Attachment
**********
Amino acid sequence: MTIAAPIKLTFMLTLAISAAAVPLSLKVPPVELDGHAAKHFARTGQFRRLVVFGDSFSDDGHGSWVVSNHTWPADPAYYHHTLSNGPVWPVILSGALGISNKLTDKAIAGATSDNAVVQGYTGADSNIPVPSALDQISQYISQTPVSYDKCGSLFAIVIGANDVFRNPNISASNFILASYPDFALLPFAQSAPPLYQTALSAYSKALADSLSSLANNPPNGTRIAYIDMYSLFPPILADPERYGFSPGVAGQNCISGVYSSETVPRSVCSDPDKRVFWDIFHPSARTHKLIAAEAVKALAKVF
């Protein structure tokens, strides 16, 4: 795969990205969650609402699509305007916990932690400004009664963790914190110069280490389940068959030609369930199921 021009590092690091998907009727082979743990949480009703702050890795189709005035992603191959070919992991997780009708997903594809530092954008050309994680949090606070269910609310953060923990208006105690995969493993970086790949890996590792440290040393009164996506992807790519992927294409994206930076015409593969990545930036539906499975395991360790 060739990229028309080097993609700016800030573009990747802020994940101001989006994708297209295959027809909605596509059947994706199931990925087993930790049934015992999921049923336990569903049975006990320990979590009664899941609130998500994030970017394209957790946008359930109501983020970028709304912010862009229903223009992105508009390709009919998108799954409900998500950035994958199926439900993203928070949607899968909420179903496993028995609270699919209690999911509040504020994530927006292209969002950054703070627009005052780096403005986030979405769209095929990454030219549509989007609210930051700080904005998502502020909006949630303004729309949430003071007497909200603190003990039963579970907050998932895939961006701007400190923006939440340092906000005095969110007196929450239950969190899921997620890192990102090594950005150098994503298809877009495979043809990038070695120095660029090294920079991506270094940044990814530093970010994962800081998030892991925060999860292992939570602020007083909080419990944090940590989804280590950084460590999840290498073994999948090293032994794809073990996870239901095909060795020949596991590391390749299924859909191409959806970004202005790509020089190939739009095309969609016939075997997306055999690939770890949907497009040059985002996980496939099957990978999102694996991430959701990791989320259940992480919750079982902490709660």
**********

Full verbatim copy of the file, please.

Amino acid sequence: MTIAAPIKLTFMLTLAISAAAVPLSLKVPPVELDGHAAKHFARTGQFRRLVVFGDSFSDDGHGSWVVSNHTWPADPAYYHHTLSNGPVWPVILSGALGISNKLTDKAIAGATSDNAVVQGYTGADSNIPVPSALDQISQYISQTPVSYDKCGSLFAIVIGANDVFRNPNISASNFILASYPDFALLPFAQSAPPLYQTALSAYSKALADSLSSLANNPPNGTRIAYIDMYSLFPPILADPERYGFSPGVAGQNCISGVYSSETVPRSVCSDPDKRVFWDIFHPSARTHKLIAAEAVKALAKVF
């Protein structure tokens, strides 16, 4: 795969990205969650609402699509305007916990932690400004009664963790914190110069280490389940068959030609369930199921 021009590092690091998907009727082979743990949480009703702050890795189709005035992603191959070919992991997780009708997903594809530092954008050309994680949090606070269910609310953060923990208006105690995969493993970086790949890996590792440290040393009164996506992807790519992927294409994206930076015409593969990545930036539906499975395991360790 060739990229028309080097993609700016800030573009990747802020994940101001989006994708297209295959027809909605596509059947994706199931990925087993930790049934015992999921049923336990569903049975006990320990979590009664899941609130998500994030970017394209957790946008359930109501983020970028709304912010862009229903223009992105508009390709009919998108799954409900998500950035994958199926439900993203928070949607899968909420179903496993028995609270699919209690999911509040504020994530927006292209969002950054703070627009005052780096403005986030979405769209095929990454030219549509989007609210930051700080904005998502502020909006949630303004729309949430003071007497909200603190003990039963579970907050998932895939961006701007400190923006939440340092906000005095969110007196929450239950969190899921997620890192990102090594950005150098994503298809877009495979043809990038070695120095660029090294920079991506270094940044990814530093970010994962800081998030892991925060999860292992939570602020007083909080419990944090940590989804280590950084460590999840290498073994999948090293032994794809073990996870239901095909060795020949596991590391390749299924859909191409959806970004202005790509020089190939739009095309969609016939075997997306055999690939770890949907497009040059985002996980496939099957990978999102694996991430959701990791989320259940992480919750079982902490709660």